IFCI to raise over $10m through tax-free bonds

Development institution Industrial Finance Corporation of India is looking to raise up to $10.7m via tax-free bonds. In related news, India’s Infrastructure Finance Company, a state-backed infrastructure lender, is waiting for government approval to start guaranteeing all infrastructure bonds issued in the country.

Updated amount to be raised from tax-free bonds to INR500 million (€8.4 million; $10.7 million)

Indian development institution Industrial Finance Corporation of India (IFCI) is hoping to raise up to INR500 million (€8.4 million; $10.7 million) by issuing tax-free infrastructure bonds, a senior official from IFCI told Infrastructure Investor.

IFCI tower in
New Delhi

“INR500 million is to be raised with a green-shoe option. Each bond will be issued for INR5000,” said IFCI’s Gopal Singh. A green-shoe option is a provision in an underwriting agreement that gives the underwriter the right to sell investors more shares than originally planned by the issuer.

Singh added that the bonds will be issued for a period of ten years with a five-year lock-in period. The funds raised will be used to help finance infrastructure projects via equity investments and debt loans, he added. The company started issuing bonds on August 9 with the closing date for the issue set for August 31, IFCI said in a note on its website.

IFCI was India’s first development institution set up by the government in 1948 to provide assistance to India’s industrial sector via long-term loans. Since then, it has also lent to several other sectors including energy and infrastructure.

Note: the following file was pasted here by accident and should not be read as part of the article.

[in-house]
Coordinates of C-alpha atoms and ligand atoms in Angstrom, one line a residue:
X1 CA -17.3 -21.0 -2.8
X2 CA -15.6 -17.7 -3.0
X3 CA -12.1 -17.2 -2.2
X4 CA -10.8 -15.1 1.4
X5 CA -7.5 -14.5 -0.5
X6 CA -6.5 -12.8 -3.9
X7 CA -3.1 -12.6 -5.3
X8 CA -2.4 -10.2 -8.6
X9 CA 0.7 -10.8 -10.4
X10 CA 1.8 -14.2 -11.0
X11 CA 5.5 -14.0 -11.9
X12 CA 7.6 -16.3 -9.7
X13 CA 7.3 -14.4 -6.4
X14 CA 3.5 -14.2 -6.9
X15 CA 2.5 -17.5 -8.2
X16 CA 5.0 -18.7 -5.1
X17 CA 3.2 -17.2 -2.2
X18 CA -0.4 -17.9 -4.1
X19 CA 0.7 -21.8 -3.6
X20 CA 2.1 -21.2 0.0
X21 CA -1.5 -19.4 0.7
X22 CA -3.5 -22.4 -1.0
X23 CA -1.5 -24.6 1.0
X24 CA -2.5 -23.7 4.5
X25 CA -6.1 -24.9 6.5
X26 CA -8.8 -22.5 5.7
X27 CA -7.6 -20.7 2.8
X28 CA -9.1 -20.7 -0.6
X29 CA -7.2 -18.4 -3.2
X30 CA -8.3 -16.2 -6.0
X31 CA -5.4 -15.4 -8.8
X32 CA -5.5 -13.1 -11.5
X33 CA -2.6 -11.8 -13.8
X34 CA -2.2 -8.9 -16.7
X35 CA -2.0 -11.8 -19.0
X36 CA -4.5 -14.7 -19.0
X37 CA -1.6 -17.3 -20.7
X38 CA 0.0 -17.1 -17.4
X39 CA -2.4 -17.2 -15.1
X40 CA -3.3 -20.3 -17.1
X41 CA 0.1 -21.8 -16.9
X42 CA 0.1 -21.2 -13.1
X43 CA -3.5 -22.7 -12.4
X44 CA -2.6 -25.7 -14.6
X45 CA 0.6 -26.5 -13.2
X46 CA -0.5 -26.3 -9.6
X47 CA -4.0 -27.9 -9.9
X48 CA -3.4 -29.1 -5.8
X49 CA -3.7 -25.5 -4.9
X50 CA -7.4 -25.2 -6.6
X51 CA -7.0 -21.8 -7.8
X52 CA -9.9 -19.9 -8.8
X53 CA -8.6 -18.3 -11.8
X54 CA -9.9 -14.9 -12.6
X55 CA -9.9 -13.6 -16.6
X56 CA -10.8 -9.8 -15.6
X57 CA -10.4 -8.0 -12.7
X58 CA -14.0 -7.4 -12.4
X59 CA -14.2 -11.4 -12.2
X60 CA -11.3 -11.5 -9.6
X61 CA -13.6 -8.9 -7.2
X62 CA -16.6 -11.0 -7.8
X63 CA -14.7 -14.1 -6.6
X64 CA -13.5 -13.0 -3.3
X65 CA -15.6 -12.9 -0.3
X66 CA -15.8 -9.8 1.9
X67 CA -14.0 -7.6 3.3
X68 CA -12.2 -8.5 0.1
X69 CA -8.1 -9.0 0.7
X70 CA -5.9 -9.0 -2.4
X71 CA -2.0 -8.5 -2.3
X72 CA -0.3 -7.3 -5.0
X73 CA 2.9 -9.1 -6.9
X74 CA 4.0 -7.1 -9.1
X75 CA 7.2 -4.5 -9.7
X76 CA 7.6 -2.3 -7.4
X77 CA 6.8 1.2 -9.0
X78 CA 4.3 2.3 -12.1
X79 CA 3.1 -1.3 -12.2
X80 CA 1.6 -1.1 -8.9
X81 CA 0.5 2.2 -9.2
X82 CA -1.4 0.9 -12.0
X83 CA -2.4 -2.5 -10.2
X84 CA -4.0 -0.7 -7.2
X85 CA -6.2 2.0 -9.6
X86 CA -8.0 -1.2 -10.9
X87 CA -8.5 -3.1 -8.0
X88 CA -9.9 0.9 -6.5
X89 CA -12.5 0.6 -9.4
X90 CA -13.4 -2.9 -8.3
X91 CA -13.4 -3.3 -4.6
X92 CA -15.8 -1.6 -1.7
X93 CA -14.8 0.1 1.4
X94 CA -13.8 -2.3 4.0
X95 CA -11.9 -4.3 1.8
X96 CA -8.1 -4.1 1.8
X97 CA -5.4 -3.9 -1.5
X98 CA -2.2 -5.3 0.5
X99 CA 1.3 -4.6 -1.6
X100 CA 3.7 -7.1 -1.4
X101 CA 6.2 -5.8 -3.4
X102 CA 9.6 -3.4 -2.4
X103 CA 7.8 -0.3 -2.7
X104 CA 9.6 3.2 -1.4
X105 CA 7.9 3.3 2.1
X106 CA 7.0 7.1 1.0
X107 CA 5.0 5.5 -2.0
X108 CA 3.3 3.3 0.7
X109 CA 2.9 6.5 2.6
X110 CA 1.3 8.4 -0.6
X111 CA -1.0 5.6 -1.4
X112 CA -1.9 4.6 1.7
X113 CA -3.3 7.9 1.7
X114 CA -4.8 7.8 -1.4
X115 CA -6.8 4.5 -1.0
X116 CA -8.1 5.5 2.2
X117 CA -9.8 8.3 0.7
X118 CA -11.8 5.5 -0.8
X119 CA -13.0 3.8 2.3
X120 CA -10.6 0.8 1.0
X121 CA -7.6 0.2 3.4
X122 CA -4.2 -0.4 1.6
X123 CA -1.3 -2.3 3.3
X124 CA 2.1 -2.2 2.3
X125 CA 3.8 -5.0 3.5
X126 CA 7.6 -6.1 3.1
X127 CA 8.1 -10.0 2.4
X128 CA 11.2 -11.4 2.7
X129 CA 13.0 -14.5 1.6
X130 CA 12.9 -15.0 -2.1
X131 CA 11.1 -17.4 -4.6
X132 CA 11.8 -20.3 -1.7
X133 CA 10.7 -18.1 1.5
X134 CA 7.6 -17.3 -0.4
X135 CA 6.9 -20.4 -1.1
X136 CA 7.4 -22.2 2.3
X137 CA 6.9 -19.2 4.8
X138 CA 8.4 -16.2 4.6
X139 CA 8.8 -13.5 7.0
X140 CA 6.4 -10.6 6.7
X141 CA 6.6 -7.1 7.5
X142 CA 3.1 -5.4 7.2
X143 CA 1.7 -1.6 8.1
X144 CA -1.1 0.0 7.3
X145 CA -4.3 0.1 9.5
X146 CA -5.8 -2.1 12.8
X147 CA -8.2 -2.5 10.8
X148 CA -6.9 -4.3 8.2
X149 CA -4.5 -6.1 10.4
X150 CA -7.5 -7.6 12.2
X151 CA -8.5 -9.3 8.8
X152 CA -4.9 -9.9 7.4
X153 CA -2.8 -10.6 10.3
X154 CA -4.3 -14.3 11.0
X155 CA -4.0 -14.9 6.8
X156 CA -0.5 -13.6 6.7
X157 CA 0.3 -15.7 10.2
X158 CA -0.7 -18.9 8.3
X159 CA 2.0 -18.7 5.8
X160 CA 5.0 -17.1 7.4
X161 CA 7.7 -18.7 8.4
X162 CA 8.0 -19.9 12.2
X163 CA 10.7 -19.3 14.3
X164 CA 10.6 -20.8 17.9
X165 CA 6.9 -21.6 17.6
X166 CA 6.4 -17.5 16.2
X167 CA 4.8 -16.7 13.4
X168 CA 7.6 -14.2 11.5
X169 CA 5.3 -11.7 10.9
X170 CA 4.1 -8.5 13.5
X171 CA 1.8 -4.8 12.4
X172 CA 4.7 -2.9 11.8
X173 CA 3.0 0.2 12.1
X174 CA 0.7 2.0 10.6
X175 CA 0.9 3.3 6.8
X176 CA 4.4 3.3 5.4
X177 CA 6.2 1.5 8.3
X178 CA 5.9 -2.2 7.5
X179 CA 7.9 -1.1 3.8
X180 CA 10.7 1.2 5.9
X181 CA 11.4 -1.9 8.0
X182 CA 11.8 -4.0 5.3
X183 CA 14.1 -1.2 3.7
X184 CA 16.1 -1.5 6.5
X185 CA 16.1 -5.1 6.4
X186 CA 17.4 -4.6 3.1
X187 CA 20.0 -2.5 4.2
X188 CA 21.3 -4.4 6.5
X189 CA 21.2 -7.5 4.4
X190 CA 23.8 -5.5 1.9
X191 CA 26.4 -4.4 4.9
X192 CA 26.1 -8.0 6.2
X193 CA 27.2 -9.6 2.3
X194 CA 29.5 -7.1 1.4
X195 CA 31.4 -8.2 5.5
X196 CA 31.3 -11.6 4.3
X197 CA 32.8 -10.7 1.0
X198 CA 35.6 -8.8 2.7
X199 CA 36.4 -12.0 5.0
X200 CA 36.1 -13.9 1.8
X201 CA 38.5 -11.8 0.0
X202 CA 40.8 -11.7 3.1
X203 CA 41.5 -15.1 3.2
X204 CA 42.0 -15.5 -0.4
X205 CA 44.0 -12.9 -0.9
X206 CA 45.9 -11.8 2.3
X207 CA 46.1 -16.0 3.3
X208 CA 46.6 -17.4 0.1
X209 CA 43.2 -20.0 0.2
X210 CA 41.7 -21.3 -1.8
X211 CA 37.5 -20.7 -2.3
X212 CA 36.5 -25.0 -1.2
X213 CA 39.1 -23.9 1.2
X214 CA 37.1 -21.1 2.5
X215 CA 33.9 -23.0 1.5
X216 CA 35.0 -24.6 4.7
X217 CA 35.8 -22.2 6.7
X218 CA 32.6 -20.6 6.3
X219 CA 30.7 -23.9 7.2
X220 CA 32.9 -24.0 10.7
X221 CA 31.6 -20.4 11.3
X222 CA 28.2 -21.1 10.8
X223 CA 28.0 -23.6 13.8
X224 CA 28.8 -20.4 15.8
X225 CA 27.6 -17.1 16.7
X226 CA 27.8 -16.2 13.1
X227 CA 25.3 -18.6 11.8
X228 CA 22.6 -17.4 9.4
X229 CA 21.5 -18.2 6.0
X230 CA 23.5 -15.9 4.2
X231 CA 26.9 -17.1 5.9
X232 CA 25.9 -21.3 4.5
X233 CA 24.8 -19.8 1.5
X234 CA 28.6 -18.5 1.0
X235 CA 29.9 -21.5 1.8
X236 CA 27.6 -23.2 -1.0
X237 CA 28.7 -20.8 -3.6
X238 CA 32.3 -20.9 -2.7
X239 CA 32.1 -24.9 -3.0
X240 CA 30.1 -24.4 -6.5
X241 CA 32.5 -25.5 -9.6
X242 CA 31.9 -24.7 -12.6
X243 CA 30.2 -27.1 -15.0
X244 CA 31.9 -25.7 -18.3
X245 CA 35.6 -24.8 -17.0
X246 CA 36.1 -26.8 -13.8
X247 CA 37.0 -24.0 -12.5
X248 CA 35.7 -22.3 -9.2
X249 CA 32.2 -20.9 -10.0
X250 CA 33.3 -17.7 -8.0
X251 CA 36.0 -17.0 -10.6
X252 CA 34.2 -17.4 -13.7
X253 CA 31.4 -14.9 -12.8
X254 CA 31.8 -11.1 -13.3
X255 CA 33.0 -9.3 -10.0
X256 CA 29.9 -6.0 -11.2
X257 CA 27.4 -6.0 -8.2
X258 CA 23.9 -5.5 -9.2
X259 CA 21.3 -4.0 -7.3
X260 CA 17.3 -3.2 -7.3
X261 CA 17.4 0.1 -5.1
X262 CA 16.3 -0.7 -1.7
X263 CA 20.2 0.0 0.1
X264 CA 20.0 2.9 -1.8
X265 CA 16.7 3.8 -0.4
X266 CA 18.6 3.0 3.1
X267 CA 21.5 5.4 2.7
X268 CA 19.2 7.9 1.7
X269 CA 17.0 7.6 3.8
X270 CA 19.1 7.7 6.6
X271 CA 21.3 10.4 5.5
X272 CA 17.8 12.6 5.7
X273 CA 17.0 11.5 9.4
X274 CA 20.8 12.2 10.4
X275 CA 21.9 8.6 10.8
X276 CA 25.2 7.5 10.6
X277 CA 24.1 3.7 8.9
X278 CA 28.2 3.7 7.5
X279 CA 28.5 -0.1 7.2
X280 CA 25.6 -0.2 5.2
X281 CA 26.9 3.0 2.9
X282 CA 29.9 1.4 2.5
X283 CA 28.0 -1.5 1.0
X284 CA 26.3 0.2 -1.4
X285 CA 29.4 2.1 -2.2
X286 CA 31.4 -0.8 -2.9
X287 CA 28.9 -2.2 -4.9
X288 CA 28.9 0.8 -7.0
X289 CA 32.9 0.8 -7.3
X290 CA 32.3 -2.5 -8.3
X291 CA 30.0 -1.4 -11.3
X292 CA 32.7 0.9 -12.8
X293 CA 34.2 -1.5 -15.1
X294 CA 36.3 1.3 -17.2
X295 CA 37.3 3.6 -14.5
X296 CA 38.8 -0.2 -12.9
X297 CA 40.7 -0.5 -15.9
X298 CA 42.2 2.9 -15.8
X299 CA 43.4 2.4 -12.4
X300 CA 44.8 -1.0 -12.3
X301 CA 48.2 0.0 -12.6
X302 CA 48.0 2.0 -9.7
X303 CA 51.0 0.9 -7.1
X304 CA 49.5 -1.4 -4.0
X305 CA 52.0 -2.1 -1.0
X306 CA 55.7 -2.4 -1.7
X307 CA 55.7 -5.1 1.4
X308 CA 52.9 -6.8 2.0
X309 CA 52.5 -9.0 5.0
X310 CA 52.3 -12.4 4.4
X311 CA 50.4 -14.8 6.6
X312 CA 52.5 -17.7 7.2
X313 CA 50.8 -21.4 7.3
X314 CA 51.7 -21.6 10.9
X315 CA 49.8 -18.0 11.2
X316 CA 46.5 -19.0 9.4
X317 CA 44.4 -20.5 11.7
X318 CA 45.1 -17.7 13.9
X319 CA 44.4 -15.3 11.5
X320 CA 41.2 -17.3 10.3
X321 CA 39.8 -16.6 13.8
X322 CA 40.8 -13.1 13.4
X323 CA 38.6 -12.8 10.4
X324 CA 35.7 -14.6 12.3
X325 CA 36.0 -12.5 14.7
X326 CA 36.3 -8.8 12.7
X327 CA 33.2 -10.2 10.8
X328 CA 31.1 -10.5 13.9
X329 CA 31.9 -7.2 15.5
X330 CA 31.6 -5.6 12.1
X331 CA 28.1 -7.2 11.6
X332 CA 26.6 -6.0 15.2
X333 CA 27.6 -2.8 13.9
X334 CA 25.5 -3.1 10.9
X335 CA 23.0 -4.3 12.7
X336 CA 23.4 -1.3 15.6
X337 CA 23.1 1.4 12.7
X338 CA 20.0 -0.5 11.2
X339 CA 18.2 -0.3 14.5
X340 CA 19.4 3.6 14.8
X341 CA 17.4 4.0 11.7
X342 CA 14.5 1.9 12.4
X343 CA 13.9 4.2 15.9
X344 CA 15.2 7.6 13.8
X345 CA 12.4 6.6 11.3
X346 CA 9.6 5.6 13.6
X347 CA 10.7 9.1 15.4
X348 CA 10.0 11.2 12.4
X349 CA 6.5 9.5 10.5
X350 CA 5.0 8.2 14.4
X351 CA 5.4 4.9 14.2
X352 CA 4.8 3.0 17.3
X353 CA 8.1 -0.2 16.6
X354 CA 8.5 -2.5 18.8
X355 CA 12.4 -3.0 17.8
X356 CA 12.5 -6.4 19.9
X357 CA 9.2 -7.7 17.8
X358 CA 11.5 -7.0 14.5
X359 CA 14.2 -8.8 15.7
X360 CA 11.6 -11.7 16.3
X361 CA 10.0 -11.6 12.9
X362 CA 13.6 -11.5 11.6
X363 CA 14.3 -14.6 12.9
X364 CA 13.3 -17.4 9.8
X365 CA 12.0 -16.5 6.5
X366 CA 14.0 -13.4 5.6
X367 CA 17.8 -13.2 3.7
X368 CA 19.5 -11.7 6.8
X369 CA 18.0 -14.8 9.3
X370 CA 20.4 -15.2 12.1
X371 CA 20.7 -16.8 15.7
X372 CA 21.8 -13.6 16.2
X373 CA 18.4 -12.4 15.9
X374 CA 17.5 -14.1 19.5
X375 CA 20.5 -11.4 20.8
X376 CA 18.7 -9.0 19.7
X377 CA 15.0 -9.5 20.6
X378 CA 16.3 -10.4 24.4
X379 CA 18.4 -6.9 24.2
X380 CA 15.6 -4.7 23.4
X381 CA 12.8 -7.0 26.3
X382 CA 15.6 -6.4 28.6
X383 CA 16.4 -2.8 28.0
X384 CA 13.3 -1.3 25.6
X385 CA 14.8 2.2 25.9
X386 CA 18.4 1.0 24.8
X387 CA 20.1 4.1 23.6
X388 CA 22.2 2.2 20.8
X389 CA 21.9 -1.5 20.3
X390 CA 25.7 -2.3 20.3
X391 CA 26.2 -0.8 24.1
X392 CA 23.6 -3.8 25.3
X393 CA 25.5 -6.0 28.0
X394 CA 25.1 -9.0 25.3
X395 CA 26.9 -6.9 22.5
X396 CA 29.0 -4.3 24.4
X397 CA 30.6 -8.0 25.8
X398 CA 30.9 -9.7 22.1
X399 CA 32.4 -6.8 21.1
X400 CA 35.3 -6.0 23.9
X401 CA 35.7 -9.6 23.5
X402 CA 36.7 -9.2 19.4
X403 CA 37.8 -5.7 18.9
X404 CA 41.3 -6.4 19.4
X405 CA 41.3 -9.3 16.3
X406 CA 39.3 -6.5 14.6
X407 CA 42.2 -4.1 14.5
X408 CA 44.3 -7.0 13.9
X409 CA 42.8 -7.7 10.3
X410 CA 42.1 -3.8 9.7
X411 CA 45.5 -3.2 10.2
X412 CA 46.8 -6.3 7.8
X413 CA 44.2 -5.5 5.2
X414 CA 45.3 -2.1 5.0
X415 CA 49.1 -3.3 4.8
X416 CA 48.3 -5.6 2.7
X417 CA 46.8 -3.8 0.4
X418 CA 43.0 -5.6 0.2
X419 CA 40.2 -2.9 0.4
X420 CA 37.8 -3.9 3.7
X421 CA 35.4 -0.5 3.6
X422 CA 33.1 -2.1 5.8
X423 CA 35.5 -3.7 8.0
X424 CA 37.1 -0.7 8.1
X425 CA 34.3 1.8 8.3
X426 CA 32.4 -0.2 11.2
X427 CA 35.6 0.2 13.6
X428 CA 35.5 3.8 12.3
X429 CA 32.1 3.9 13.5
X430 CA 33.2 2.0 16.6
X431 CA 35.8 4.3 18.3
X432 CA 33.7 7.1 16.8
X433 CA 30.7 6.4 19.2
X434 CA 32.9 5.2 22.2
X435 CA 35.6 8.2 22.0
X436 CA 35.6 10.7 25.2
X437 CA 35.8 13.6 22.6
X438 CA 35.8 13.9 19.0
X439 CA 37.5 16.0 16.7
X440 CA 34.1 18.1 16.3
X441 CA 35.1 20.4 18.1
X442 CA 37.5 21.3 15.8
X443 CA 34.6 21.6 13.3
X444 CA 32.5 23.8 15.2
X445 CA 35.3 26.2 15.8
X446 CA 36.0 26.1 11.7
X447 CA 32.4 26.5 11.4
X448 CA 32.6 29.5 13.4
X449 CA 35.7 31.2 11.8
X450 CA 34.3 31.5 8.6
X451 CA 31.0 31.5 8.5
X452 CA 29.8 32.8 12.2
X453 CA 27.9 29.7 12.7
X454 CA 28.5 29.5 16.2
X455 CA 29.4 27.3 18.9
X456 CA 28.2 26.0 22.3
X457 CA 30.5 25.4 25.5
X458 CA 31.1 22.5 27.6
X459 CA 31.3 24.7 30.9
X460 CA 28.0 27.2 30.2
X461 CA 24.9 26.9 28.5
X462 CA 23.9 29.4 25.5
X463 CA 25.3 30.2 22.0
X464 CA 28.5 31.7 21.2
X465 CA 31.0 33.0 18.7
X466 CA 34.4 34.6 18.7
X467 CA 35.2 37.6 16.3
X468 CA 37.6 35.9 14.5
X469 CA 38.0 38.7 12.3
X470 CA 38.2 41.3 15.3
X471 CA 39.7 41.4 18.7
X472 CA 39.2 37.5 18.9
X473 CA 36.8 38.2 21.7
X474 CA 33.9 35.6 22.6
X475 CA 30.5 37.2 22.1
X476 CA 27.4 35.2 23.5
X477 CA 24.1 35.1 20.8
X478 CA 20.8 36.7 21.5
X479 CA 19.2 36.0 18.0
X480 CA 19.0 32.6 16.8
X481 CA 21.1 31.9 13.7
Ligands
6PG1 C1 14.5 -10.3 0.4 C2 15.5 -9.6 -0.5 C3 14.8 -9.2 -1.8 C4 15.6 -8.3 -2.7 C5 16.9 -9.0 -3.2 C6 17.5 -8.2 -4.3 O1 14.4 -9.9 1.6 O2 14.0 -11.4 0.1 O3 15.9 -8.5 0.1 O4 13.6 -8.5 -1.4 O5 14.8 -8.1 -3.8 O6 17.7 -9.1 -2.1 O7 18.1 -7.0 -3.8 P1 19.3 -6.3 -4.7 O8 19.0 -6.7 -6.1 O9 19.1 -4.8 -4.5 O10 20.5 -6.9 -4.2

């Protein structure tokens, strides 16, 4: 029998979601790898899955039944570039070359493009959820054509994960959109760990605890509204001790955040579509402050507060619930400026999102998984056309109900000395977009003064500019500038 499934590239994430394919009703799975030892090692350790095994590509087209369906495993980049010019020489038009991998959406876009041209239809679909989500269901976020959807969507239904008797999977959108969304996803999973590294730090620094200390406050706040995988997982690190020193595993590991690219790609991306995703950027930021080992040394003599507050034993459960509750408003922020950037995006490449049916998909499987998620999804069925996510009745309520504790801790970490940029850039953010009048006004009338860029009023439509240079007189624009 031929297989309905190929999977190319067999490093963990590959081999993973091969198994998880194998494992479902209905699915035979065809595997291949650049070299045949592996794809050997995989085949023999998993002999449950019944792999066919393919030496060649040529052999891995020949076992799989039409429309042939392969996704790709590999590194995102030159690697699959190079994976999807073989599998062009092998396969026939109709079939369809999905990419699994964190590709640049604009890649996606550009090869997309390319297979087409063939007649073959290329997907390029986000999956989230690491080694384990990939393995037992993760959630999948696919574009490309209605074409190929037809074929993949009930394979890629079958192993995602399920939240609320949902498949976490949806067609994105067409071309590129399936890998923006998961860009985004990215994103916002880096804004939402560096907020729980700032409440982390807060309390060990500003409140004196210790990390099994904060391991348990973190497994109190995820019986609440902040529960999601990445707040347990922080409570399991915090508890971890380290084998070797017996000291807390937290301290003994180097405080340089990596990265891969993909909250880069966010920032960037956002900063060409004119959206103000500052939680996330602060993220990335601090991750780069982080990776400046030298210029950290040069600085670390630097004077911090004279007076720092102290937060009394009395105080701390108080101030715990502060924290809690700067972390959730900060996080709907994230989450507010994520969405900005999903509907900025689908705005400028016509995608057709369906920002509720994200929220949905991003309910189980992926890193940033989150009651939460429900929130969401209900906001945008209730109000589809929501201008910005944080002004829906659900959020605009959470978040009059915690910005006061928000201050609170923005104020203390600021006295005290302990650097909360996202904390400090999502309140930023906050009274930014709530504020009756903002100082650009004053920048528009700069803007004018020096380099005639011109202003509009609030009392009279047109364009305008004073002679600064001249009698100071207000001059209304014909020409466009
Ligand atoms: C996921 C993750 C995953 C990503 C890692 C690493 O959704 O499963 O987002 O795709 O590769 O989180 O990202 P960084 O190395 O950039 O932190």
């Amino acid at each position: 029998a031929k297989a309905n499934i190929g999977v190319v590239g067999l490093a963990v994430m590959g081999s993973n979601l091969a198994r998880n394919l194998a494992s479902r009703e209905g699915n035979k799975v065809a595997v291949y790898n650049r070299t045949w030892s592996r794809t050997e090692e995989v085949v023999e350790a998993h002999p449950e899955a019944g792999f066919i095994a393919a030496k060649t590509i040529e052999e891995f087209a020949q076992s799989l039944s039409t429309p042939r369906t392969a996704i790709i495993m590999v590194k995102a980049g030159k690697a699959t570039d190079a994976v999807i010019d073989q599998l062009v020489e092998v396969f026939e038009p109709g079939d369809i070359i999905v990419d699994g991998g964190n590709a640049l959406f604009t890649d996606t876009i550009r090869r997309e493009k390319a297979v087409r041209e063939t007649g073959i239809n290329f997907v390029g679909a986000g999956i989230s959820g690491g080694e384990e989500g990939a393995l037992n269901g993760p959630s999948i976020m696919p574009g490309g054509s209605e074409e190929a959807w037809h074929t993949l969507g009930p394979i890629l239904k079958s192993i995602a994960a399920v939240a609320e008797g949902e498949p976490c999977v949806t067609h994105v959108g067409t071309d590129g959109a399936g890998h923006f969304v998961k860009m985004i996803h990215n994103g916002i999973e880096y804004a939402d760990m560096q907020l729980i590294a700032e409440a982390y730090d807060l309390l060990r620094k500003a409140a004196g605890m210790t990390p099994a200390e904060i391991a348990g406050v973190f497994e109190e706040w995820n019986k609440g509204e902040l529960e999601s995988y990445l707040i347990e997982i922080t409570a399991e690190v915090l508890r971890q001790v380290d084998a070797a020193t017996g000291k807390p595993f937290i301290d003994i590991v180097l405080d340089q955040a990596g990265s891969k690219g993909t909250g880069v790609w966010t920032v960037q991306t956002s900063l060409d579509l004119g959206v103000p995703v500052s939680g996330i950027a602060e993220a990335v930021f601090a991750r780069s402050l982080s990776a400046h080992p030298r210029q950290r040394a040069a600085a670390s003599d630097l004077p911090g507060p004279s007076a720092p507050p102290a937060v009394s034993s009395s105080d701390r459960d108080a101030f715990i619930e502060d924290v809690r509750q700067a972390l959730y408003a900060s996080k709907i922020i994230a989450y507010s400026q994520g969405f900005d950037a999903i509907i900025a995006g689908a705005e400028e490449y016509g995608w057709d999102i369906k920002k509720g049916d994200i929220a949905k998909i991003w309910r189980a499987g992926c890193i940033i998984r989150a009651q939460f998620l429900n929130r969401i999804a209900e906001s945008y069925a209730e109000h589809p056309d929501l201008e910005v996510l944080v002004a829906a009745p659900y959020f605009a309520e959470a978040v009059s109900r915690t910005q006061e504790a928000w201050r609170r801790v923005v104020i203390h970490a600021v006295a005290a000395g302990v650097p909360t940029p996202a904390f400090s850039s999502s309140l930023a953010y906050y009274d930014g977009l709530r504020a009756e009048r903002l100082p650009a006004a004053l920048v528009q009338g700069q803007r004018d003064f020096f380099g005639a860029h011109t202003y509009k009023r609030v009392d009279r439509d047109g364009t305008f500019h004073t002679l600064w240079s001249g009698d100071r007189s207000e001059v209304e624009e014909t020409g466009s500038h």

Recently, the Indian government announced it would allow tax-free infrastructure bonds to be issued by IFCI, Industrial Finance Development Corporation of India, Life Insurance Corporation, and other non-banking finance companies classified as an Infrastructure Finance Company by the Reserve Bank of India (RBI).

The number of tax-free bonds issued by any company has been restricted by the RBI to 25 percent of the incremental infrastructure investments made by the issuer during 2009 and 2010.

The tax-free bonds will have a minimum tenure of 10 years and have the potential to raise about $6.5 billion over 2010 and 2011. Their purpose is to encourage investments that help bridge the gap in India’s infrastructure sector.

To make infrastructure bonds an even more attractive proposition to investors, India’s state-run Infrastructure Finance Company (IIFCL) is also planning to start guaranteeing all infrastructure bonds issued in the country, a spokesperson from IIFCL told Infrastructure Investor.

He said the company, which lends long-term to infrastructure projects, is still waiting for the government to approve the proposition, which is likely to happen by the end of next month.

SK Goel, chairman and managing director of IIFCL, explained to Reuters how the mechanism will work:

“We will enhance the ratings of the project developers by giving our unconditional guarantees for the repayment of their bonds and their interests,” Goel said. He added that IIFCL is looking to raise INR30 billion of tax-free bonds between October and March 2011, after it gets approval from the finance ministry.

India has targeted an ambitious $500 billion of infrastructure investment in its five-year plan to 2012 and $1 trillion by the end of 2017. It is looking for heavy private investment in order to reach these targets.